I just got around to changing my calendar from November to December. I adore wall calendars and love to give them as gifts as well as pick out the ones I want in my home and office. It used to mean going down to a bookstore or paper goods store (do they even have those anymore?) and choosing from an assortment of themes, sizes, colors, and shapes. Nowadays, calendars range from digital to print, from three dimensional to glossy-papered hanging versions.
Calendars have an interesting history. Seems that humans have a knack for counting things and then wanting to predict their reoccurrence. That’s handy if you are trying to keep track of when to plant stuff and when the tide is going to come in and go out. Whoever figured it out first probably was made a god or a ruler or something. Mayans took it a step further and made art out of it! My point being that there is something both reassuring and potent in being able to create a form that will reliably show what is going to happen in the future and keep track of what has happened in the past.
Calculating what we now take for granted in terms of having 12 months in a year, made up of 52 weeks with seven days in each week, actually varies from culture to culture. Following lunar and solar orbits started the whole thing, but then rulers and priests put their hands in it. There is the Julian calendar (yes, Julius Ceasar) that measured the passage of time based on the sun’s orbit and broke it into 365 days and six hours. These calculations were based on when the star Sirius appeared in the sky. Some historians consider Sirius to be the “Star of the East” associated with the birth of the Christ child. Others credit the Egyptians with paying attention to this because they needed to know when to plant crops so that the Nile would water them.
Problem with the Julian calendar (and the Roman Empire), is the more accurate measurement for a year is 365 days, five hours and 45 seconds. Point being, those pesky additional hours and minutes and seconds had to be accommodated resulting in a recalculation every four years – Leap Year! That brought about a schism in the 16th century when Pope Gregory XIII got into the whole thing and proposed his own calendar – the Gregorian calendar. This put all of Christendom into turmoil literally for centuries! Who could tell when to celebrate Christmas Eve or All Kings Day? And what to do if you were Jewish, Muslim, or Olmec? By the way, the Mayan calendar used different math and came up with 18 months consisting of 20 days each with no Leap Year at all!
The concept of a “week” seems to have risen when humans started trading with each other. What is now a familiar Amazon Prime benefit (next day delivery) took a little longer back in the early A.D.s. One theory suggests that the work week arose out of Biblical narratives, (on the 7th day we rested). Another suggests that we owe more to the Romans who counted seven planets in the sky and marked their orbits. Either way, it was a useful measure of how many of those time frames it takes to sail to the New World and bring back silk and spices. That kind of calculation was important to traders and nation-builders alike. Oh, and Santa, too.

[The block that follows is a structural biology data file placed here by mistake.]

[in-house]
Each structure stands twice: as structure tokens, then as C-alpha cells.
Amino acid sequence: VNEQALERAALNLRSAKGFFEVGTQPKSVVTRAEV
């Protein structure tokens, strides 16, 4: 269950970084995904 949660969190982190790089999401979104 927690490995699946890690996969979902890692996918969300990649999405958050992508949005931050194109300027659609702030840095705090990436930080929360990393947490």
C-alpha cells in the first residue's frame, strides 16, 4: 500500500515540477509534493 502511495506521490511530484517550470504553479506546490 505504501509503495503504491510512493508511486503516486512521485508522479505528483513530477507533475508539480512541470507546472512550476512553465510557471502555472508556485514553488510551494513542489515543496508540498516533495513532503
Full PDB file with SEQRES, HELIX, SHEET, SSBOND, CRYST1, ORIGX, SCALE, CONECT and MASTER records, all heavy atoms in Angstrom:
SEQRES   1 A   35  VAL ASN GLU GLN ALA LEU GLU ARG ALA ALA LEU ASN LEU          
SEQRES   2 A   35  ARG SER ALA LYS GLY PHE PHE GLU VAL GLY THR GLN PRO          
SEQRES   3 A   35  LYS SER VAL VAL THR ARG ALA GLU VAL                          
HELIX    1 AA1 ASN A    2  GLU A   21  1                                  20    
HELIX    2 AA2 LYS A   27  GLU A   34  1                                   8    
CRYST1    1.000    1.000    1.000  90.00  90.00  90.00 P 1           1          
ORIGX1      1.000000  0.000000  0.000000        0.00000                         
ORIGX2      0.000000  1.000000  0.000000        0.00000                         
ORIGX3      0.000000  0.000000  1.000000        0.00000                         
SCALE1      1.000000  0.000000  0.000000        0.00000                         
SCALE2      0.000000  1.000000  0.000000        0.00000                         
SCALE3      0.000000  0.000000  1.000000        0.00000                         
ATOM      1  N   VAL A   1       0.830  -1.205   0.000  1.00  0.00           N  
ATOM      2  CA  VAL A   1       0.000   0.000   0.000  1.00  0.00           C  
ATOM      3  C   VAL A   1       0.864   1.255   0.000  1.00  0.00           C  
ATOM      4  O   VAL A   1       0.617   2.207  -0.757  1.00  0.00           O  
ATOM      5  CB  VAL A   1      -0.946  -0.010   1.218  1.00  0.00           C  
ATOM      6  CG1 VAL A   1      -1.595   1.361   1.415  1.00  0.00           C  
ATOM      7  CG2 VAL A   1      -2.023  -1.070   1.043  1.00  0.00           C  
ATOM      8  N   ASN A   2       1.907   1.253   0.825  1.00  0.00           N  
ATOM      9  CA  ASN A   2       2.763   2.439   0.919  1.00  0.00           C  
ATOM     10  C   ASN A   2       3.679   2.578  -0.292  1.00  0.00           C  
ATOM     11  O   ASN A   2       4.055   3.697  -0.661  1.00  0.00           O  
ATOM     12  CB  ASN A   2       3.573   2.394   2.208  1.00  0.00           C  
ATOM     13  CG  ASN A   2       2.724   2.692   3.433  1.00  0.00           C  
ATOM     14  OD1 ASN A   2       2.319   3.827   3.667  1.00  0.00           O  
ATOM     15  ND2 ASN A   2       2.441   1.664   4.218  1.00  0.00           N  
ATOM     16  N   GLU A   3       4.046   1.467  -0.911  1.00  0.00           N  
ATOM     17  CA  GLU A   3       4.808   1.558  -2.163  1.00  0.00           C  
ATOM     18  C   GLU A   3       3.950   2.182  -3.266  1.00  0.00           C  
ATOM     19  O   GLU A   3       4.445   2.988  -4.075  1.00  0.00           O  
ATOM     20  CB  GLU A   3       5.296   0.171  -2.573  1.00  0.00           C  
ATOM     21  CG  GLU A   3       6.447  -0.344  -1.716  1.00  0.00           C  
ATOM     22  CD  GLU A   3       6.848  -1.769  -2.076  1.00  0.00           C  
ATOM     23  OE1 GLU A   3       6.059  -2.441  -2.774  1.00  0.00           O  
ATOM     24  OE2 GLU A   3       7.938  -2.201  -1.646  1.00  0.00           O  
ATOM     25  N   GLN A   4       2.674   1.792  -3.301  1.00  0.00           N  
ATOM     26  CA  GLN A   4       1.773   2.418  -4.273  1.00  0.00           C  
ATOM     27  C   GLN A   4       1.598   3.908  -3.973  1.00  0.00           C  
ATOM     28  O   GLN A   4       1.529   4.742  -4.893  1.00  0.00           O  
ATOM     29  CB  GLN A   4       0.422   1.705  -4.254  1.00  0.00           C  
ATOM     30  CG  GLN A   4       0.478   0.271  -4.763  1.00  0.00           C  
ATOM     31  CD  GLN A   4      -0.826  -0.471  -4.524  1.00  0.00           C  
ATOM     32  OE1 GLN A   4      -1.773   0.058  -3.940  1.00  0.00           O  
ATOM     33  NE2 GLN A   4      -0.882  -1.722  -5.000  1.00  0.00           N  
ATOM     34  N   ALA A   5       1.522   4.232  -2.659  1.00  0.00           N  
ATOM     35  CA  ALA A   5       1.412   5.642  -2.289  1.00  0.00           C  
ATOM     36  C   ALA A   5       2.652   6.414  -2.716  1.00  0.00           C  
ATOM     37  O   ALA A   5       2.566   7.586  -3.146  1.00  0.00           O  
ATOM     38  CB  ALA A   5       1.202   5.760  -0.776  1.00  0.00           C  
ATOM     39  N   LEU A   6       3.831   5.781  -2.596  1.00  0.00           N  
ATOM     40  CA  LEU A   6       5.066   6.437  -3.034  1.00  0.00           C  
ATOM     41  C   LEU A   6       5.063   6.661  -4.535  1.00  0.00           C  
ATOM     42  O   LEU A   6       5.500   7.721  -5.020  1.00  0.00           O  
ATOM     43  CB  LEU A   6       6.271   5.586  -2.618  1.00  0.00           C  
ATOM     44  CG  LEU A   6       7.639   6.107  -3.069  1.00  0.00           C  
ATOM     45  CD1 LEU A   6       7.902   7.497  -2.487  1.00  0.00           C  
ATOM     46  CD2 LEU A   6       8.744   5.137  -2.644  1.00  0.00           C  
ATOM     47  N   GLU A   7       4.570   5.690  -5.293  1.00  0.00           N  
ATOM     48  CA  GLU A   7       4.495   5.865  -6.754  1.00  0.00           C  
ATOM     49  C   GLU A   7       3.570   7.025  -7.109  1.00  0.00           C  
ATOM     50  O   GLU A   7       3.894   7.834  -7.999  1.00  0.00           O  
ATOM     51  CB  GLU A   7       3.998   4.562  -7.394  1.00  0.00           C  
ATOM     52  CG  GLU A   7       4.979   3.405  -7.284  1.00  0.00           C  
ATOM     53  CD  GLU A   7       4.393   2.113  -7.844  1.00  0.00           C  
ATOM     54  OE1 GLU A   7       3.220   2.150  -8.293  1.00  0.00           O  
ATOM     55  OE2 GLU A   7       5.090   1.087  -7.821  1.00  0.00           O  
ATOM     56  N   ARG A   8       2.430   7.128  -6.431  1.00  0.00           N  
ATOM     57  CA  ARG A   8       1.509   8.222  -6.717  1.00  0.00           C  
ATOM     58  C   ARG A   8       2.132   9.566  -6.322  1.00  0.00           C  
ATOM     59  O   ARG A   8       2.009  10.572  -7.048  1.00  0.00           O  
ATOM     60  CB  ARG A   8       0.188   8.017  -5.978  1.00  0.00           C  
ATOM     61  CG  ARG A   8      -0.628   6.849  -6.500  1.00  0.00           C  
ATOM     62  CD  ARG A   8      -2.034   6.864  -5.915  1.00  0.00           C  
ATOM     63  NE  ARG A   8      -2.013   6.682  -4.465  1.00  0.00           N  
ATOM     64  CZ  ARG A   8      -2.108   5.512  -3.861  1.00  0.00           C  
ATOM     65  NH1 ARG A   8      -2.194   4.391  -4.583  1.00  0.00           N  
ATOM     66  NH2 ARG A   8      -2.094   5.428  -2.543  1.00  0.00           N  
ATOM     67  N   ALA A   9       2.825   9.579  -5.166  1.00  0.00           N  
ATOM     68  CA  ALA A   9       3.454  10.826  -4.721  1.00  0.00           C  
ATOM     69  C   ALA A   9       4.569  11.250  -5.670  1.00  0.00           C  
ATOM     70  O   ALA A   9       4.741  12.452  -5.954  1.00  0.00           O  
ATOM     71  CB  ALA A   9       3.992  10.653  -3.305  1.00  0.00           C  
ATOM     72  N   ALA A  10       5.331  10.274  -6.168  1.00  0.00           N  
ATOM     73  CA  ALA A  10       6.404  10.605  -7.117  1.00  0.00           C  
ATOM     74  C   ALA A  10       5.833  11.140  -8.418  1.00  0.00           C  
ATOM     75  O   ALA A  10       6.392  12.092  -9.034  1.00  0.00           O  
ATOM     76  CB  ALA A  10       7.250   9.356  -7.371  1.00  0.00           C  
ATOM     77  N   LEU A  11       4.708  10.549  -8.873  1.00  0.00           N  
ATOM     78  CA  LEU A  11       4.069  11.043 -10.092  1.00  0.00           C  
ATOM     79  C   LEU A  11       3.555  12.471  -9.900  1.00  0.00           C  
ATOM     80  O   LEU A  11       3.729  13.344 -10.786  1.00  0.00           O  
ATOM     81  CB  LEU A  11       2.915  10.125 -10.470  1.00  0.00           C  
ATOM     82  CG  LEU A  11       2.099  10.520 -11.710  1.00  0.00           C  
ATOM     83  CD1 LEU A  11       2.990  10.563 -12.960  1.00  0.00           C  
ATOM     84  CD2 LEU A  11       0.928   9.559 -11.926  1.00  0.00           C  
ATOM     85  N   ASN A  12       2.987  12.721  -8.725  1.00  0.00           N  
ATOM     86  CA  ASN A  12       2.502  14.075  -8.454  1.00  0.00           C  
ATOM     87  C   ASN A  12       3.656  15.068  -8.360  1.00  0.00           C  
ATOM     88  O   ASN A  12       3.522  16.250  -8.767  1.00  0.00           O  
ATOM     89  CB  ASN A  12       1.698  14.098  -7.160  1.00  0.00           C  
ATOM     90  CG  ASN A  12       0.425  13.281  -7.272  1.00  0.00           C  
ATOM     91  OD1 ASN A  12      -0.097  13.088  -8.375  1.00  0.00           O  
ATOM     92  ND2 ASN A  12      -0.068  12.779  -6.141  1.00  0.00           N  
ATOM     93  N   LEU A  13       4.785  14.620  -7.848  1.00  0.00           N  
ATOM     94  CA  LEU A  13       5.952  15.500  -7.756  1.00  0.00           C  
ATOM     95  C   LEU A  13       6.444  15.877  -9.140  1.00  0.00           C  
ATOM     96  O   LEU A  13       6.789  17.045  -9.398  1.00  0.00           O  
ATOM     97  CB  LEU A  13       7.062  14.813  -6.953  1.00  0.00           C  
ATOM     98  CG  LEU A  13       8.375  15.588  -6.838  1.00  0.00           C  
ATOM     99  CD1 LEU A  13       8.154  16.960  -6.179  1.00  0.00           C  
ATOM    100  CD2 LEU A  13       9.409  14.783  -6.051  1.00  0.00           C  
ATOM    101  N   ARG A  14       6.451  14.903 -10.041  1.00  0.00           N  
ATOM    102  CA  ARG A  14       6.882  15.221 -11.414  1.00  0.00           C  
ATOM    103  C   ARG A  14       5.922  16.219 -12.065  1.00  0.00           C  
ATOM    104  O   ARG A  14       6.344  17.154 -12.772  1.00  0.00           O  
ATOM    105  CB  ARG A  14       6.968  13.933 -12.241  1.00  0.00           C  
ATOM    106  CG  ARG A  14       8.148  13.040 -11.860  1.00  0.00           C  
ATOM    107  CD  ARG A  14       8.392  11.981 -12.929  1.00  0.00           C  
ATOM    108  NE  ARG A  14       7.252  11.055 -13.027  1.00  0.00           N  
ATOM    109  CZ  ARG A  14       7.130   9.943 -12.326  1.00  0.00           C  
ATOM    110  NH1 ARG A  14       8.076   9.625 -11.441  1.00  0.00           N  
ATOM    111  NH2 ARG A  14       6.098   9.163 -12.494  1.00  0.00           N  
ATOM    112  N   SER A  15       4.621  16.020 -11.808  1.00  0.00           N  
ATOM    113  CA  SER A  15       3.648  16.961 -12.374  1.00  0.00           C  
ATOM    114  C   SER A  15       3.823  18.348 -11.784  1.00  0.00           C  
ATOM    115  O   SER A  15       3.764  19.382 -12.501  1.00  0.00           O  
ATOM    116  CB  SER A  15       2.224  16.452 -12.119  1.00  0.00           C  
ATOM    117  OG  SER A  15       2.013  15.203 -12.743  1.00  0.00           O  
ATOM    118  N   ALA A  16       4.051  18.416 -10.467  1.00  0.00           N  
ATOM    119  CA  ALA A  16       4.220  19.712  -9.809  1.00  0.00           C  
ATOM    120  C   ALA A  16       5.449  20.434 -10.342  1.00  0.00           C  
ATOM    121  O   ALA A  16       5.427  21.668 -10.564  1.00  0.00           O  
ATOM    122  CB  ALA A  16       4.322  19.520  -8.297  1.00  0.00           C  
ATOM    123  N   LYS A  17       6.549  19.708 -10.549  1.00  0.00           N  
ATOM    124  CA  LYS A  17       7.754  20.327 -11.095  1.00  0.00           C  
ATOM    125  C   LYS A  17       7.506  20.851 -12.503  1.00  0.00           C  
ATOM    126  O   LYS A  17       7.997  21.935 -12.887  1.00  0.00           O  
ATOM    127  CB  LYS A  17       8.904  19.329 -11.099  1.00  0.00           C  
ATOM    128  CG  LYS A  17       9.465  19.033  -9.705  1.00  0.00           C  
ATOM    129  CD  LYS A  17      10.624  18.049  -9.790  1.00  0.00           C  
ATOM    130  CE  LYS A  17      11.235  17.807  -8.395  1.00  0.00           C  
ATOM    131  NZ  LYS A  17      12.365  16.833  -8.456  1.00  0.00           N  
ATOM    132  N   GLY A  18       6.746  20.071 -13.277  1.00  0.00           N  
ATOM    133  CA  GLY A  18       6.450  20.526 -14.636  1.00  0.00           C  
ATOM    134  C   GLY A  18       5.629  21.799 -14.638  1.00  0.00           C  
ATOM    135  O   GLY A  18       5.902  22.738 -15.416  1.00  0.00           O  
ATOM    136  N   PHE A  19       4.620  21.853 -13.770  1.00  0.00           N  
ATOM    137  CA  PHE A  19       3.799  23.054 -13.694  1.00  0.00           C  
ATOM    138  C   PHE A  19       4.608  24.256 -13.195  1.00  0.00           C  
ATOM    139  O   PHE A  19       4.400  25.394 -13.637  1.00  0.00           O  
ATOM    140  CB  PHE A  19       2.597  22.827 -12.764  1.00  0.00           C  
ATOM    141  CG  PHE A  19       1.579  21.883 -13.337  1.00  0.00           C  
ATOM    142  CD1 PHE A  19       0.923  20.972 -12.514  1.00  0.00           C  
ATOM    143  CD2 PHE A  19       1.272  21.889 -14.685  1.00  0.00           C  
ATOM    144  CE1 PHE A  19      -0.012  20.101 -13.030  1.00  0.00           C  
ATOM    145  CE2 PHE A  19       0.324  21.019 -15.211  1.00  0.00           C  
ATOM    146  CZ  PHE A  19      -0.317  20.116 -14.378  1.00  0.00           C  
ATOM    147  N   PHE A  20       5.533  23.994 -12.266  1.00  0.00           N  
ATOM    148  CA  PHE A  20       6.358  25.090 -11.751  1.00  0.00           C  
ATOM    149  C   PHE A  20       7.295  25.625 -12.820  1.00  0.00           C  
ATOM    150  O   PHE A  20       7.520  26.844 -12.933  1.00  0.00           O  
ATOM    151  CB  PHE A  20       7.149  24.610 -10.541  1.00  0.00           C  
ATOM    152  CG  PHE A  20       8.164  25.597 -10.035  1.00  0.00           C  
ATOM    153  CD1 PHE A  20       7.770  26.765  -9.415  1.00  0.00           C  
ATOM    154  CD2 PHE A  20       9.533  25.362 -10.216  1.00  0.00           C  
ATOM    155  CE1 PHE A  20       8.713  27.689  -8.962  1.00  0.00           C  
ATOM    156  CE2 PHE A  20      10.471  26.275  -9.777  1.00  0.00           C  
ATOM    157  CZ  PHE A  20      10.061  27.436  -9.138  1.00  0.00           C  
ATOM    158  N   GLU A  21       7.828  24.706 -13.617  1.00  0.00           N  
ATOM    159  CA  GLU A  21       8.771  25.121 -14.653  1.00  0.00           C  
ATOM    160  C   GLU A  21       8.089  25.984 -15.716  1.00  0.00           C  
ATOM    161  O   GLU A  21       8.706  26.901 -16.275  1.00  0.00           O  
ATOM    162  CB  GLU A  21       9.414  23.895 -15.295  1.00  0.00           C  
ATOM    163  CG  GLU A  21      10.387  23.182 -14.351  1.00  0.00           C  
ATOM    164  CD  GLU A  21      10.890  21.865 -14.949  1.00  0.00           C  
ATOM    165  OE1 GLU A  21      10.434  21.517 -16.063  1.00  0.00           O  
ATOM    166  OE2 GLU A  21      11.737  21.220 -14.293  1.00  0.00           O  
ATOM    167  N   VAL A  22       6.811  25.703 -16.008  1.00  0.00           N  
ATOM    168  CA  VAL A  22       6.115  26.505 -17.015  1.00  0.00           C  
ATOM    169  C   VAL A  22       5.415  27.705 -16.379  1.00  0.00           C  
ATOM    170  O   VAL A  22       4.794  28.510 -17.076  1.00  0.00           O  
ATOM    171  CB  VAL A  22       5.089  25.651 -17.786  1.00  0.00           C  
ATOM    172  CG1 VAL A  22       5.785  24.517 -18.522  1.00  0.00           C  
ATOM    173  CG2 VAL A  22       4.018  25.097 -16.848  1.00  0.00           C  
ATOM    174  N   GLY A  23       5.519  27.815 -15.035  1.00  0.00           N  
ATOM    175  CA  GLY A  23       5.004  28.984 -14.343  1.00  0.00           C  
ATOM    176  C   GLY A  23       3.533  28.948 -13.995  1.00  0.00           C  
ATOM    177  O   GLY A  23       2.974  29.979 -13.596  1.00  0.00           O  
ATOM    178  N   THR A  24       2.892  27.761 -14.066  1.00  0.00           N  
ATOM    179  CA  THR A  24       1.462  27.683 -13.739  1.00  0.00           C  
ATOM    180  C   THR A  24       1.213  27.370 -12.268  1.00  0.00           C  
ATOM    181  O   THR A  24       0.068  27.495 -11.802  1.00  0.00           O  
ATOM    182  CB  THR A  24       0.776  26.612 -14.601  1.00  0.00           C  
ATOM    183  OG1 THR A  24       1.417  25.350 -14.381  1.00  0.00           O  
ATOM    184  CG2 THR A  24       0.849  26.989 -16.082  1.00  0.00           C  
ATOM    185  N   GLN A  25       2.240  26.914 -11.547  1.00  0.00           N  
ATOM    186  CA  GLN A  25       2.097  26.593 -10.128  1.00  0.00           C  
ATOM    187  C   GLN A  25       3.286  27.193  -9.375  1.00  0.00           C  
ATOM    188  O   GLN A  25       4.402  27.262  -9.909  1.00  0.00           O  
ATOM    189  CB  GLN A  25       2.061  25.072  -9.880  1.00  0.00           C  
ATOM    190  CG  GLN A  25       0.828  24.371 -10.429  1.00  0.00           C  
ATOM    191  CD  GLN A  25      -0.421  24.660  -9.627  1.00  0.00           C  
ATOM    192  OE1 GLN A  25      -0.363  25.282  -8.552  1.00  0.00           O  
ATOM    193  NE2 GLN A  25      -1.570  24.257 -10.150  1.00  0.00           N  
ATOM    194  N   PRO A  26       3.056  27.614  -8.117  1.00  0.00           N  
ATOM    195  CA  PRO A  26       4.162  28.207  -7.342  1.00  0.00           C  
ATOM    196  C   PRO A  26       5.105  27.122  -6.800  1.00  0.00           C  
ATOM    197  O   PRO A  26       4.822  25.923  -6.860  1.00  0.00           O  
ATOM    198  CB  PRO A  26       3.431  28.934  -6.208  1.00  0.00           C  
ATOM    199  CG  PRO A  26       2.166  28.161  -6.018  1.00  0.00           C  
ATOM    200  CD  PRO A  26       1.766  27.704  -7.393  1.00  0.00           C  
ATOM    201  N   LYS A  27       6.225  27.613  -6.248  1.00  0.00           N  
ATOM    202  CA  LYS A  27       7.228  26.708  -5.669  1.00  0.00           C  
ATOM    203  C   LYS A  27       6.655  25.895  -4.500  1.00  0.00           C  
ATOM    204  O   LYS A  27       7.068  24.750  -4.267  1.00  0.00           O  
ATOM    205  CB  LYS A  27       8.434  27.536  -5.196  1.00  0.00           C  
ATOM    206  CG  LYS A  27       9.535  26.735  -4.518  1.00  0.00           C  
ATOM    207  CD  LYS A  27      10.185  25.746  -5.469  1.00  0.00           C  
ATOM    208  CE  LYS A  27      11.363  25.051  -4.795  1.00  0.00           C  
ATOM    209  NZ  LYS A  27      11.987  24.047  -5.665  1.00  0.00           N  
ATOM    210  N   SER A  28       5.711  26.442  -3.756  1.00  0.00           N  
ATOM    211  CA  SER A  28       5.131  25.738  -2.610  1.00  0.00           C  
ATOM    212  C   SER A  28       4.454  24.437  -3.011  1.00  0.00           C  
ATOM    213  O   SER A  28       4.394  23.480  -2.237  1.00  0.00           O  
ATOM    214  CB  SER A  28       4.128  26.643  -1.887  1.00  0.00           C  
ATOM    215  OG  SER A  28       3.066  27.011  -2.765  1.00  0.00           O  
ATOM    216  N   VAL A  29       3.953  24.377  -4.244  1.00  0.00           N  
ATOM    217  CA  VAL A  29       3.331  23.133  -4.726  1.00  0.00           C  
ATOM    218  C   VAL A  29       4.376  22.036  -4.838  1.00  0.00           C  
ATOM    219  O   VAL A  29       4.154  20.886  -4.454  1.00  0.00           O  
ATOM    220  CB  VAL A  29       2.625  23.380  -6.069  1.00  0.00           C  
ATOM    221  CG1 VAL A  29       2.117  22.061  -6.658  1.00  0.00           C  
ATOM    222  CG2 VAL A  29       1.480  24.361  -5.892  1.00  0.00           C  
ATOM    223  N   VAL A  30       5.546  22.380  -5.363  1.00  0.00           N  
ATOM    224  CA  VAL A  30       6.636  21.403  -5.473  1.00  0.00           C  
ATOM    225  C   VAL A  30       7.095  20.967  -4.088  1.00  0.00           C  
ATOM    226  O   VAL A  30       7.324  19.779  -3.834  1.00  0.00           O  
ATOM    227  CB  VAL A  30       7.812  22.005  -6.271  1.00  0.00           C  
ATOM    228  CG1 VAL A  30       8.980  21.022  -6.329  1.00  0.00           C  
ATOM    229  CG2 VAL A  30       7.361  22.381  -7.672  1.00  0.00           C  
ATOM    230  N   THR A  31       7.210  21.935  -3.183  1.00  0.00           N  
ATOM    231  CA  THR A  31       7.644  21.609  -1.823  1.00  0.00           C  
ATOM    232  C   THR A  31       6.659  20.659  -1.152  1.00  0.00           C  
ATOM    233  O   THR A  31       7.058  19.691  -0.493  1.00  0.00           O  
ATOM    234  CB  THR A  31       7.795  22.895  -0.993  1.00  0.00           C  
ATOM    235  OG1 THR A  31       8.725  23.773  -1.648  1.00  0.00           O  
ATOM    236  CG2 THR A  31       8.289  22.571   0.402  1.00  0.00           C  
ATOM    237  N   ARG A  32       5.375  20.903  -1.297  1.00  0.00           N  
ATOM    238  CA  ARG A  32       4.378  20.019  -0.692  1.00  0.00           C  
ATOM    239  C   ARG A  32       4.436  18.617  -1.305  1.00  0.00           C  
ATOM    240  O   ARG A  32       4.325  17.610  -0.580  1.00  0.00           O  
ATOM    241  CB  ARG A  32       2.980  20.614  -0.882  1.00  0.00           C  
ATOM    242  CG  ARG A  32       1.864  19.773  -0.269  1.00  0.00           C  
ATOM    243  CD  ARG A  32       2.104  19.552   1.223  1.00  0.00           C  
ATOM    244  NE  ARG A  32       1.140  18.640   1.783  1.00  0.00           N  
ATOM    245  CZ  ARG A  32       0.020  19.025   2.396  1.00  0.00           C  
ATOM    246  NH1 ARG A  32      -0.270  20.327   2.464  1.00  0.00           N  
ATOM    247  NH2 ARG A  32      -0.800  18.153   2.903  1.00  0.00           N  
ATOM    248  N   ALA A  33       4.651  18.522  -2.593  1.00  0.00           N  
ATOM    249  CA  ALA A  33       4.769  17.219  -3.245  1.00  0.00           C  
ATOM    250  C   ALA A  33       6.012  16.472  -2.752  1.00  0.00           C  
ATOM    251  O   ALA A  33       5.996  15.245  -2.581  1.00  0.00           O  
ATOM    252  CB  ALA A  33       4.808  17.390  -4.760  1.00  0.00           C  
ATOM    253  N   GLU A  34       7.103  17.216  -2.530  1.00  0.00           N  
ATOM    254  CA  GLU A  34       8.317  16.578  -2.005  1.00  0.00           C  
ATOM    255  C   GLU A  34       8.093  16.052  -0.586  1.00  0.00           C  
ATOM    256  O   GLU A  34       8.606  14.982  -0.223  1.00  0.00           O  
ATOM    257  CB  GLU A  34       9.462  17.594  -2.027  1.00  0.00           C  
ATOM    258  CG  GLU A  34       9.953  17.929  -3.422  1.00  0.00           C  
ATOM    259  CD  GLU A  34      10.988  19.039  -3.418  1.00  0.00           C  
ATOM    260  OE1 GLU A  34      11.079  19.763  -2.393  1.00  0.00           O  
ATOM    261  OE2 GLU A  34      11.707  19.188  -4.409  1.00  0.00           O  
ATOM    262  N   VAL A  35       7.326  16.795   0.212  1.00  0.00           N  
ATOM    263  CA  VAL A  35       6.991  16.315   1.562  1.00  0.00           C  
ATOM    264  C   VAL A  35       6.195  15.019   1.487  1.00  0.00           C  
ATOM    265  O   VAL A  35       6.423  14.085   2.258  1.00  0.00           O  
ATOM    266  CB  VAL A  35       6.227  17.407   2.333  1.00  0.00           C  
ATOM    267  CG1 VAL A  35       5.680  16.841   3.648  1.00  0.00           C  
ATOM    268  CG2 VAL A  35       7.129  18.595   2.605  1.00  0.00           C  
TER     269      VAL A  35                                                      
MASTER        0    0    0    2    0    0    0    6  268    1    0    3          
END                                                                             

Today we live in a world that is measured by an atomic clock. We can precisely predict when the sun will rise, the moon wax and wane, where to find Sirius’ location in the galaxy, and determine how long it will take for Time-to-Market delivery.
Calendars serve a different purpose today. They mark different passages of time. They come in many different formats. For many, “calendars” are entries in a computer system that sends out prompts letting us know where and when to show up. Calendars are opportunities for photographers to share their work. I can choose from any number of themes and can find a variety of presentations from single-page tear-offs, to vibrant shiny wall calendars. I can choose from leather-bound daily, weekly, monthly, academic, annual, or appointment calendars. I can open my Outlook or other app to mark the who, what, where and when of an appointment.
For many years, calendars were the go-to gift for businesses wanting to advertise. There were famous pin-up calendars advertising tires, motor oils, and auto parts. These were targeted to gas stations and auto shops and the men who occupied them. More traditional calendars were used to advertise insurance companies and local stores. This practice seems to have gone by the wayside.
My profession requires that I keep track of who I see, so I have appointment calendars. But what I truly love and will continue to purchase for my own pleasure are wall calendars. I love to give and get calendars for Christmas. They are fun to buy, easy to wrap, and usually one of those gifts that isn’t automatically re-gifted. For several years I received calendars as gifts as a matter of course and didn’t need to purchase any. Then, all of a sudden, people stopped giving them to me. That is not a hint. I have adapted to this, and now buy my own.
I just turned the last page of my home office calendar, which this year had fabulous pictures of owls. The calendar I chose for my therapy office used soft nature-based pictures and had inspirational quotes. I always make sure I get a calendar filled with pictures of porches for my kitchen.
I am looking forward to going calendar shopping, but now will do it on-line. Based on my calculations, I have 22 more days before I need new calendars for 2019. Can’t wait to see what I find!